Project: Digital-Reefer – Part 1
By J Clipperton
(originally appeared in issue 66, October 2017)
They say that moving house is one of the most stressful things you can do. Well, I think that moving house with a large reef tank would easily double the stress level! That’s precisely why I decided to break down my 4x2x2 well-before I moved, trading most of the livestock back to a local store and then selling the equipment and tank. I did keep a few prized bits and pieces in a nano tank though, and this came with me right through a stay at a temporary address for a few weeks between the move. I always wanted to go back to a larger tank though, and once settled in the new house plans for larger quarters for my remaining livestock naturally began to take shape.
The spot I had in mind was in a converted ground floor garage in the new house which was now my new office. The inner back wall of this room was of a suitable length for a 4-5 foot tank and there was space to go up to 30” front to back. What’s more, there was the promise that an opening could be punched through the wall to create a window into my lounge, thus creating an in-wall system on that side with the bulk of the tank in the office for tinkering. Several friends and family assuredly tapped the wall and declared it ‘just a stud’ so I happily began early explorations armed with a hammer and chisel. Unfortunately, what was supposed to be a stud wall turned out (rather obviously in hindsight) to be a solid block supporting wall. It would be easy to knock through said a tradesman but after consultation with a structural architect it turned out that, because of a doorway in the same stretch of wall, the lintel required would need many inches of support on each side of the aperture essentially making the viewing window about half as wide as I would have wanted. With several other household projects on the go I decided it was ‘too much too soon’ and that a conventional tank would do at least for the next few years. With this in mind, I investigated bespoke systems to fit the bill but sadly their cost ended up being to prohibitive. Luckily though, it was around this time that the new Red Sea REEFER Peninsula and XXL tanks were launched and these turned out to offer everything that a bespoke tank would, and more, for less. With the deal sealed, I ordered an XXL 625 and set to work patching the battered wall, papering and painting in preparation for installation of the new system. I also had a water feed brought through from an adjacent downstairs w/c for purposes which I’ll cover shortly.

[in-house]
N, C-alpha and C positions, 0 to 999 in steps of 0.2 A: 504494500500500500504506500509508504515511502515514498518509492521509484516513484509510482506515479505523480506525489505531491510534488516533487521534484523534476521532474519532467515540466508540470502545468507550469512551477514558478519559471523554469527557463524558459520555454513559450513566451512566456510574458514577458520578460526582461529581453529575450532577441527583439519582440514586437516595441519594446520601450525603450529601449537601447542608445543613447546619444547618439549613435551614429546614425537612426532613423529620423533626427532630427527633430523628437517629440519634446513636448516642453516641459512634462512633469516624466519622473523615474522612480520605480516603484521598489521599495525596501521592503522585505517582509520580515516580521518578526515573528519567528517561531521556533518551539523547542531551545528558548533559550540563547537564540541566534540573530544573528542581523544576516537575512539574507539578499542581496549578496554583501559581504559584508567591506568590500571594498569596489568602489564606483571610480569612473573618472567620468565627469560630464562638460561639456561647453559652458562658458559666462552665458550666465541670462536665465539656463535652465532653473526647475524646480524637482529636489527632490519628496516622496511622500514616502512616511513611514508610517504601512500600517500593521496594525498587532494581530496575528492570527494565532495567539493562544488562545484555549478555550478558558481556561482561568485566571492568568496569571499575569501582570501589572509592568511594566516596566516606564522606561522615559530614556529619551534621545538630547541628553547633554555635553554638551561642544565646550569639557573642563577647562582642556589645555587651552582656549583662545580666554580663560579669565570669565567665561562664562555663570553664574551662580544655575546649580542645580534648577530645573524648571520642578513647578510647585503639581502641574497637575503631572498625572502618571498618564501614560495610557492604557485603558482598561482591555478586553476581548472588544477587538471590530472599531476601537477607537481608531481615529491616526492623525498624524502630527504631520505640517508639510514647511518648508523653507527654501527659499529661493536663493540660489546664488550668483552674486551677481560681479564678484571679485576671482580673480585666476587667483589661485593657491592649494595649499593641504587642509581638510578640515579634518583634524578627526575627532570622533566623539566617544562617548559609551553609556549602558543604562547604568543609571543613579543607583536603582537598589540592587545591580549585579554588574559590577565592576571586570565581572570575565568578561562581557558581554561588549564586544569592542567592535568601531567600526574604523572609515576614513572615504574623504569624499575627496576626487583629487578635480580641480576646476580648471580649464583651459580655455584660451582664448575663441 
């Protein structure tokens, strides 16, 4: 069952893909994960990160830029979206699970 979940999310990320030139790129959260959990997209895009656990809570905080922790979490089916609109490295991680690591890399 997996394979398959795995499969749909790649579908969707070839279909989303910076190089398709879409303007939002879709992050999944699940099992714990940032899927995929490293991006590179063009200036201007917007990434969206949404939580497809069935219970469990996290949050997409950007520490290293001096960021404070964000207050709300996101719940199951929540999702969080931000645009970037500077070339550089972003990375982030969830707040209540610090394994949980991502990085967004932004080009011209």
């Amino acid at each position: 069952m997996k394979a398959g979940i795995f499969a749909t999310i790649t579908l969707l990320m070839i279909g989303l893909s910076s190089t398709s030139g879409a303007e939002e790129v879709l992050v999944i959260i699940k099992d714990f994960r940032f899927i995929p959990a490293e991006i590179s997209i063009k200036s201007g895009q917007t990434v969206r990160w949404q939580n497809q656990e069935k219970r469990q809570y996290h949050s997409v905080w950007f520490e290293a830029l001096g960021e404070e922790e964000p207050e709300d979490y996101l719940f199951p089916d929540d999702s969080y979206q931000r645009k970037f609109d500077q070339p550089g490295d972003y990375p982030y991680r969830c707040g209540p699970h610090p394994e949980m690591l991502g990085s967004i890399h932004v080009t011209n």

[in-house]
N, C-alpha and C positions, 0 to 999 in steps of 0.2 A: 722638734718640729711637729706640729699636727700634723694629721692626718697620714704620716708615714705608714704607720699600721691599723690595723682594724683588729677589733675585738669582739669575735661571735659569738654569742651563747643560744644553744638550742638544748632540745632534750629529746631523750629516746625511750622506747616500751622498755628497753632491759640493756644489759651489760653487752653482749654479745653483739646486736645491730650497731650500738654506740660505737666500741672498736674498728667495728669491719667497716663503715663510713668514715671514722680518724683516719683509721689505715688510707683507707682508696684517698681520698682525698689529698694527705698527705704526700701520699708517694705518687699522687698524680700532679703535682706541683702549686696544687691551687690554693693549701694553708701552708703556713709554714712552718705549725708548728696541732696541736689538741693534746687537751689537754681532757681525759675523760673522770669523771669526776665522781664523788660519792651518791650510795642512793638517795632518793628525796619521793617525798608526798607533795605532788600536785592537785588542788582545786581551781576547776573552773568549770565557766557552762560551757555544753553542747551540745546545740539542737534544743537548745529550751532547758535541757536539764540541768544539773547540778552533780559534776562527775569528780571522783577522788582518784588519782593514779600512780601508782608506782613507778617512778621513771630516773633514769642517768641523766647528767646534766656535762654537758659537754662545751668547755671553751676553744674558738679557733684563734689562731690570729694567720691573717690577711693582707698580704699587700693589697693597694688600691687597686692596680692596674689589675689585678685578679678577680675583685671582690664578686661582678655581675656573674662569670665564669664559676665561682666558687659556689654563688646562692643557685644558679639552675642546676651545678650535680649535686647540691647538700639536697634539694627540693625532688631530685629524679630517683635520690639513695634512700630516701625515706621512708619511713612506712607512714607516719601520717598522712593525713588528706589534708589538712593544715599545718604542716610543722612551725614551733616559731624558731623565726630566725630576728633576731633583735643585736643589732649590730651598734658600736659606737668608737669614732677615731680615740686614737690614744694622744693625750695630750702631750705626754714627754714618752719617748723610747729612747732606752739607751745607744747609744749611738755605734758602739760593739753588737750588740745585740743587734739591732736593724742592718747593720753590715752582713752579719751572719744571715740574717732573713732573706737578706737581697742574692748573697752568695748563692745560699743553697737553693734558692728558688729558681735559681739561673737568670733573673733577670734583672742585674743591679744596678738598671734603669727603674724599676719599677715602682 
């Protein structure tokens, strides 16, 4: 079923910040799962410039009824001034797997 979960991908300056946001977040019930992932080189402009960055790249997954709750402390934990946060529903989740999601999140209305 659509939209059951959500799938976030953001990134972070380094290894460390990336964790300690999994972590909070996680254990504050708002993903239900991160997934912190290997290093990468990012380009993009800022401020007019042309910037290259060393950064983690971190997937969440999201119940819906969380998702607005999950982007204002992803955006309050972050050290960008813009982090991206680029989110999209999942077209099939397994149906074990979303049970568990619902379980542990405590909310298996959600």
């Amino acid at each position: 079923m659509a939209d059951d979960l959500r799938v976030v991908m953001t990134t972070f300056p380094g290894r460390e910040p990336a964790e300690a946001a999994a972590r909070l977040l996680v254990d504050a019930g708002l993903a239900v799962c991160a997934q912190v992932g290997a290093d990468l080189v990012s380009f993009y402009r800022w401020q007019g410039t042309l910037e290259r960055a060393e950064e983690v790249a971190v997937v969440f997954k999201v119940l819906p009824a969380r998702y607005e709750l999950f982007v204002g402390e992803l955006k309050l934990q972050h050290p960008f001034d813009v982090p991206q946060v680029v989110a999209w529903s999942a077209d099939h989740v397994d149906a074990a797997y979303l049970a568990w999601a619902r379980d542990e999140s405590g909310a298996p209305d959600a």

A couple of weeks later the tank arrived and the delivery driver and I managed to haul it up my driveway and then down a side passageway (with literally a millimetre to spare) so it was safely ensconced on my back patio with tarp covering to protect it from the elements for the time being. Even this, the smaller of the two XXL models, was one heavy crate and it took me 3 weeks before I could muster enough manpower (3 pals, plus myself) to get it into my house. Part of the cabinet was packed underneath the tank so, to avoid having to have my helpers return for a second visit, I had to get creative and as a result I up-ended a chunky bookcase (that was due to go anyway), and used this as a temporary support for the tank. I also bought two 150kg rated wheeled dollies and put the bookcase on top of these to create a makeshift heavy-duty trolley of sorts that was slightly higher than the cabinet would be. On the day of the move, the team lifted the tank off the pallet and through some rear patio doors and placed it on this waiting ‘trolley’. This was then pretty easy for just one person to carefully ‘drive’ into the office, just fitting through the internal doorway. With the tank-laden trolley parked-up out of the way, I was now free to build the cabinet at leisure, and I did this during the next week or so with no issues. Once in place, I levelled the cabinet but then things got a little complicated as I tried to work out how to move the tank from the trolley onto the aquarium. This would be quite a simple thing you would think but because the tank was going into a corner it was impossible to lift it into place. Also, it couldn’t be slid into place as part of the plumbing protruded from underneath the central weir which would surely be damaged, or damage the cushioned part of the cabinet top if slid across. After much planning, I called back a couple of pals and firstly we wheeled the trolley so it was parallel to the front of the tank. Next, we replaced the wheeled dollies one by one, lifting the bookcase a little to pull them out and to slide in wooden blocks to reduce the height difference down to just 2 cm or so. With enough clearance still for the plumbing collars to clear the tank top, we then pushed the tank backwards off the trolley and, as it gradually moved further back into place, I inserted a length of 20mm diameter wooden dowel under the entire length of the tank. As the tank began to pivot as it passed the half way mark of support provided by the trolley, the dowel became supportive and rolled with the tank until the plumbing collars were over the custom cut hole at the rear of the cabinet top. With the trolley now removed, the tank was supported in a see-saw like manner on the dowel and we tilted it so the rear edge touched down in place and then lifted the front of the tank just enough so the dowel could be withdrawn. With a gently thud, the front of the tank was finally lowered in place… and it looked stunning!
Time to pimp